Everywhere and Nowhere: Contemporary Feminism in the United States

By Jo Reger | Go to book overview

4
Doing Contemporary Feminism

IN AUGUST OF 1968, women’s liberation groups took a stand against “Miss America, motherhood and marriage” by protesting the Miss America beauty pageant. According to historian and feminist Sara Evans:

With a sharp eye for guerilla theater, young women crowned a live sheep
to symbolize the beauty pageant’s objectification of female bodies, and
filled a “freedom trashcan” with objects of female torture—girdles, bras,
curlers, issues of Ladies’ Home Journal. Peggy Dobbins, dressed as a stock-
broker, auctioned off an effigy of Miss America: “Gentlemen, I offer you
the 1969 model. She’s better every year. She walks. She talks. She smiles
on cue. And she does housework.”1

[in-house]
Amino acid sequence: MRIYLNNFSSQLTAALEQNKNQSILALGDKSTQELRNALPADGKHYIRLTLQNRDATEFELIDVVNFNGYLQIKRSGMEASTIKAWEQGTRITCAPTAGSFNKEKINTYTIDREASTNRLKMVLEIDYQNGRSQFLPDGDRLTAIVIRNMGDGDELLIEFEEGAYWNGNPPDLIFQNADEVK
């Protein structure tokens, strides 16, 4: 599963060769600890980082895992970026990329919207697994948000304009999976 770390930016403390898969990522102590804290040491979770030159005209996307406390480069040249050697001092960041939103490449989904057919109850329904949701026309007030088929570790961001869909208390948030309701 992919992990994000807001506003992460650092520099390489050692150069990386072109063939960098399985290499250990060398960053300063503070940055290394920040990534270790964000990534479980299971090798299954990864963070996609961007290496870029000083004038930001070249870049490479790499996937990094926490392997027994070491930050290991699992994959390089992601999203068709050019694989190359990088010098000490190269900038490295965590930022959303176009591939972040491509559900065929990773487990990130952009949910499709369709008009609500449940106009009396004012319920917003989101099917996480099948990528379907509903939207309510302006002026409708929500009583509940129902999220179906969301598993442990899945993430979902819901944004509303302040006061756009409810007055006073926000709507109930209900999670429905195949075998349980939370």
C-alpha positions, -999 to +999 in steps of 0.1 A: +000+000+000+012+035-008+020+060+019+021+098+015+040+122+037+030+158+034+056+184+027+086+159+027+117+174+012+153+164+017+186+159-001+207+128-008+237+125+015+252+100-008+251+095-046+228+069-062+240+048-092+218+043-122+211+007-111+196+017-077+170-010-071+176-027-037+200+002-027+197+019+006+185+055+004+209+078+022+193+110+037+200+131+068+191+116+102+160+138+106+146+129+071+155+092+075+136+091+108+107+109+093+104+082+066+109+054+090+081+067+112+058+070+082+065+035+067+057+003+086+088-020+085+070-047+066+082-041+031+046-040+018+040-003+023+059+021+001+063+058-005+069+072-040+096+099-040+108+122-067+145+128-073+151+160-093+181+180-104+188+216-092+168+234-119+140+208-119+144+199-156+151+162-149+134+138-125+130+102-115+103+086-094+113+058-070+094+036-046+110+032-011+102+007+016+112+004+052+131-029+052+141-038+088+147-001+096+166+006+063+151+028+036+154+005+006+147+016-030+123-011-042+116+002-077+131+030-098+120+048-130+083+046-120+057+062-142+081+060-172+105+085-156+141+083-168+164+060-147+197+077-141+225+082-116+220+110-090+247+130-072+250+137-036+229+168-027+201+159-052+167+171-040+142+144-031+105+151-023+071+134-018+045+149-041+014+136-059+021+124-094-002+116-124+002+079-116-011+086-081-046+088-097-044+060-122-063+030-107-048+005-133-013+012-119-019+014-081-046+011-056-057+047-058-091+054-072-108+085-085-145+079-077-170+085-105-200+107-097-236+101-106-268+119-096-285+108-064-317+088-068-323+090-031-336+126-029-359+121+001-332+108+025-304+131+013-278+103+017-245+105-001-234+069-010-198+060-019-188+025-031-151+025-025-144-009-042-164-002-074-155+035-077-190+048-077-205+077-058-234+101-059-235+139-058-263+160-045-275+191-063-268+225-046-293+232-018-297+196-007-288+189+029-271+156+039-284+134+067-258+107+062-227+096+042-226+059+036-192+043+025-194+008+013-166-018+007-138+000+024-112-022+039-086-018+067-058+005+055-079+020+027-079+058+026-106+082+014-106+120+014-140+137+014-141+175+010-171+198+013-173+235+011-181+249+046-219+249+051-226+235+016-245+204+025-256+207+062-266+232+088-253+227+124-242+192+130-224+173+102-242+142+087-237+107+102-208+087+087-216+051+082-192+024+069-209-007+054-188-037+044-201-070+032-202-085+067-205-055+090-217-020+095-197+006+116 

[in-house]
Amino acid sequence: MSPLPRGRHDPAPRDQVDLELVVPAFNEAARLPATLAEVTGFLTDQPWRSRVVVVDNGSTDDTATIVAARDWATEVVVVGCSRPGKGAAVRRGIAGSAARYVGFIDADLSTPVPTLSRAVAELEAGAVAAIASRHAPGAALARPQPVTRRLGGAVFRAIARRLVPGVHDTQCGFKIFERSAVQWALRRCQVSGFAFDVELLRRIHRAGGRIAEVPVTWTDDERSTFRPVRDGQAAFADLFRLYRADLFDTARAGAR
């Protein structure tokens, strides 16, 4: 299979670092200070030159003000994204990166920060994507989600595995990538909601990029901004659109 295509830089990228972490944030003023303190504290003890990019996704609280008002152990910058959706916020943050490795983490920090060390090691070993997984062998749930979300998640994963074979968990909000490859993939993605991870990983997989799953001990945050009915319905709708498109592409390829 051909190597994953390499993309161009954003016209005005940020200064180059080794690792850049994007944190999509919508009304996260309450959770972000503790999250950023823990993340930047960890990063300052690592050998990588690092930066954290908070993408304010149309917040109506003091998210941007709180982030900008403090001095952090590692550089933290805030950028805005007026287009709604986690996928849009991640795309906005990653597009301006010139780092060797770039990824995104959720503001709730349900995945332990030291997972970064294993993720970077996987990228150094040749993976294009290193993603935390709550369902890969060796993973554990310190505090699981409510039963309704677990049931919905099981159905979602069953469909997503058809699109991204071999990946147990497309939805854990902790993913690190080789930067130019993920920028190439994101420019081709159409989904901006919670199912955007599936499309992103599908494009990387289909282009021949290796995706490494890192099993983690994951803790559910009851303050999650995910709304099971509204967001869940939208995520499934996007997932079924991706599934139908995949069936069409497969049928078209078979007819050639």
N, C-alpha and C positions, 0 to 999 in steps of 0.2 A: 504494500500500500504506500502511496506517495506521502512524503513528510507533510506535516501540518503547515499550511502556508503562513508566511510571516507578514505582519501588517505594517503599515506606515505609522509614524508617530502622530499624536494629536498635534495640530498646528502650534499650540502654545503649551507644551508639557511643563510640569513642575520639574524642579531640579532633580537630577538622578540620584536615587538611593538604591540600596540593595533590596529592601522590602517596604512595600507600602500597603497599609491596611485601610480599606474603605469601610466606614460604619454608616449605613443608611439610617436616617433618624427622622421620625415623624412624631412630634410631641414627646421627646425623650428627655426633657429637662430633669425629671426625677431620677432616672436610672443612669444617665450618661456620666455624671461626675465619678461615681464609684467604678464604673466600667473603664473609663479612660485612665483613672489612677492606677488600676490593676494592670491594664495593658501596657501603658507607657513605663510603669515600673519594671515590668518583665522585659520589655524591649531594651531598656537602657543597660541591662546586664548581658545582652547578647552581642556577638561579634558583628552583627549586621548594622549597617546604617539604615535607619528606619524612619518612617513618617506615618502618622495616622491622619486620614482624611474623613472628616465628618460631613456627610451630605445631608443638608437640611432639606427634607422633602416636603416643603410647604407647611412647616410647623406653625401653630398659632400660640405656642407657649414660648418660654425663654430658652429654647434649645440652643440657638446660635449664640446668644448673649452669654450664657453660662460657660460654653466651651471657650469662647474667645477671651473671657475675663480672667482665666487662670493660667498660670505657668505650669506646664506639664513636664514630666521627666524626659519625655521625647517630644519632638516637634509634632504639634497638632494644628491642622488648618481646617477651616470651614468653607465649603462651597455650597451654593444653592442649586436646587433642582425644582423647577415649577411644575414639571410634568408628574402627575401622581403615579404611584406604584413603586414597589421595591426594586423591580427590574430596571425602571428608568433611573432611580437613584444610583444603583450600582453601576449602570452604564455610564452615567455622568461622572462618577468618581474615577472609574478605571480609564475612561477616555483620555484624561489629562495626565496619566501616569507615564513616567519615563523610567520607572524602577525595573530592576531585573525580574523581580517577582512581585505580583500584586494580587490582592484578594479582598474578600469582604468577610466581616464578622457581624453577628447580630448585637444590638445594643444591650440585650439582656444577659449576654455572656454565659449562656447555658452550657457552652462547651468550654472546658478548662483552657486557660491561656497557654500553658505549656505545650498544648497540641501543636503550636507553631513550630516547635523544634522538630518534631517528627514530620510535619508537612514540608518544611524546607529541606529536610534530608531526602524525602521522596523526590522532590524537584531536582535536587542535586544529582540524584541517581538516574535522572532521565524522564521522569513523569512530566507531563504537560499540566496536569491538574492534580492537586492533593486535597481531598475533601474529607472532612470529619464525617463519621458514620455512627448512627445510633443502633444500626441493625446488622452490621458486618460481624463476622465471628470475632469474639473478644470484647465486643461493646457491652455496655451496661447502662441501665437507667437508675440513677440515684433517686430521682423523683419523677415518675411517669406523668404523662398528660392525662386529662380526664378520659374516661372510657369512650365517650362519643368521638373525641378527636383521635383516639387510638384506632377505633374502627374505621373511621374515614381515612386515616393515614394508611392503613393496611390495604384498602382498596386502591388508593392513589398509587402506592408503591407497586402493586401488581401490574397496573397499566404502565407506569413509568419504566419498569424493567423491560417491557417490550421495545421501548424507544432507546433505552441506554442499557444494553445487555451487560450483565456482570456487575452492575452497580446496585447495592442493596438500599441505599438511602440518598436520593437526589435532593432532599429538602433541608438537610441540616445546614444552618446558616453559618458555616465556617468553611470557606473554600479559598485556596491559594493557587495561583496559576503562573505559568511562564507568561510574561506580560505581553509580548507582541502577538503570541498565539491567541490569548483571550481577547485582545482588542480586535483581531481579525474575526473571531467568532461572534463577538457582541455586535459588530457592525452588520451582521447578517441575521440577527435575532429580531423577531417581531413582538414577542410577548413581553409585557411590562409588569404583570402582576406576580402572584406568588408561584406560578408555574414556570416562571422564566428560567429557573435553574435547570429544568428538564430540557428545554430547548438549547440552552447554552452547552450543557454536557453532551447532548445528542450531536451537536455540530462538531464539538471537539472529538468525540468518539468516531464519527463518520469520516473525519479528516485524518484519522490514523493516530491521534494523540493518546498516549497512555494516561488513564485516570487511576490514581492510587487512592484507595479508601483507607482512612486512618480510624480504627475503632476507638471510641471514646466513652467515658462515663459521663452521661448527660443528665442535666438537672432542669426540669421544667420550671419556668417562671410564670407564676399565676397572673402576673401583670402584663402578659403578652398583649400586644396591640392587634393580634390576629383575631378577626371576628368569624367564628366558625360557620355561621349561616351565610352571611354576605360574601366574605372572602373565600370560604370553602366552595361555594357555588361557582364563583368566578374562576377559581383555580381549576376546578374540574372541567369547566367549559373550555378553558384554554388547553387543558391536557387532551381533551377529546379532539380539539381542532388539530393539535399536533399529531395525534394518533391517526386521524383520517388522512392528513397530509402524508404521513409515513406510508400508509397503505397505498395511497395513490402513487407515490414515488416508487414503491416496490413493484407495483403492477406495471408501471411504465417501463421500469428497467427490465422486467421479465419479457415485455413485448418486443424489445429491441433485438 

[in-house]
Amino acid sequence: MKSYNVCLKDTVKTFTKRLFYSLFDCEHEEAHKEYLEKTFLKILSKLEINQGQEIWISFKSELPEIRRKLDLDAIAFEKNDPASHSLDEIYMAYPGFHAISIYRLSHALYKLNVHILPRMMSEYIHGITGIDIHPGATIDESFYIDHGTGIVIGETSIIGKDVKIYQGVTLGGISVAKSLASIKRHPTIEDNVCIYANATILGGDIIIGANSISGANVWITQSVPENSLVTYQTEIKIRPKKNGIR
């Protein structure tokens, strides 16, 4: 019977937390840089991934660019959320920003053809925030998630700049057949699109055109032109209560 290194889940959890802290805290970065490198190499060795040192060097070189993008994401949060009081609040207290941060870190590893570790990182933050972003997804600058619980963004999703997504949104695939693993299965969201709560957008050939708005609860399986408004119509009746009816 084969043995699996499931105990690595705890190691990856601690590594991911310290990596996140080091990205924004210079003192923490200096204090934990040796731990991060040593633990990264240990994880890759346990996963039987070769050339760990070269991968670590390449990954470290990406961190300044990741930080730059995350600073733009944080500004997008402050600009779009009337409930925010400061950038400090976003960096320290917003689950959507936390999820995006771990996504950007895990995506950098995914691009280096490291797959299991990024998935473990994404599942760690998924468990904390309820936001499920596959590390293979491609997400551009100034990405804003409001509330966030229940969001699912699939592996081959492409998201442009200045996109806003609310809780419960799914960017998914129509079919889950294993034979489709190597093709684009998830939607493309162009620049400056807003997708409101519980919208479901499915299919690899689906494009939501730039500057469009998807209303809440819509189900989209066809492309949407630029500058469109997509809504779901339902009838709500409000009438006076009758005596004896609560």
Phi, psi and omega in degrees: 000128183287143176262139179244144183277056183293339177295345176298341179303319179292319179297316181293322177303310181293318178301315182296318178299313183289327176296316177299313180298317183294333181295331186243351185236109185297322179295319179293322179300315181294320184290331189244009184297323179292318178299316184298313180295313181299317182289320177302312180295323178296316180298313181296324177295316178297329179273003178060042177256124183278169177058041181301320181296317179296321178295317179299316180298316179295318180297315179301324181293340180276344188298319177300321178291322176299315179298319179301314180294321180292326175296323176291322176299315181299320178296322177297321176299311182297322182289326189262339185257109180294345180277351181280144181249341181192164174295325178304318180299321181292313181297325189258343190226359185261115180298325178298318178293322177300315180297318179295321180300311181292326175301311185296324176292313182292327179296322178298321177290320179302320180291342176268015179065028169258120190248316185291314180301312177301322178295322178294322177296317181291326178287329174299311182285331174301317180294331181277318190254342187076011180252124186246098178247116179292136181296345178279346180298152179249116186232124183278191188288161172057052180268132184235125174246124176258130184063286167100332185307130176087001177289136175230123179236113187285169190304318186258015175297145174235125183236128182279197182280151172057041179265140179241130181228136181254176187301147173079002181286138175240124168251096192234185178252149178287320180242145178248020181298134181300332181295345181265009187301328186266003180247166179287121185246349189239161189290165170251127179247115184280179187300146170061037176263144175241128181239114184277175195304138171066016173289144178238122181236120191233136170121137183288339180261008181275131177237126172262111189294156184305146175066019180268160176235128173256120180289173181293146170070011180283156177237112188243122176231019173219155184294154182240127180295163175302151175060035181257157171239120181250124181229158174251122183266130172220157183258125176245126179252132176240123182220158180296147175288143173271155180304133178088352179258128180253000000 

Fast-forward to fall 2008—in a college course, The Contemporary U.S. Women’s Movement, my students and I spent several weeks going over how contemporary feminists are doing feminism. As we discussed zines, blogs, crafting and the role of performance and presentation in everyday life, my students came to refer to these actions as “taking things out of the freedom trashcan.” Instead of seeing those actions such as crafting as symbols of patriarchal control, they saw them as representing tools for women’s empowerment. In their view, the ability to choose (one’s appearance or activities) is what matters. This metaphor of the recycled trashcan was so powerful that after the semester was over, a former student posted as her Facebook status that she was learning to knit and was “taking it out of the freedom trashcan.” The idea of recycling political actions is what social movement scholars call drawing on a tactical repertoire, meaning that movements often turn to a range of previous actions to bring about their strategies for change.2 A strategy is the overall plan of a movement to accomplish broader goals. Tactics, then, are the actions meant to achieve these plans. As movement actors survey the resources, goals and opportunities available to them in the political and social climate, they decide upon the ways of accomplishing

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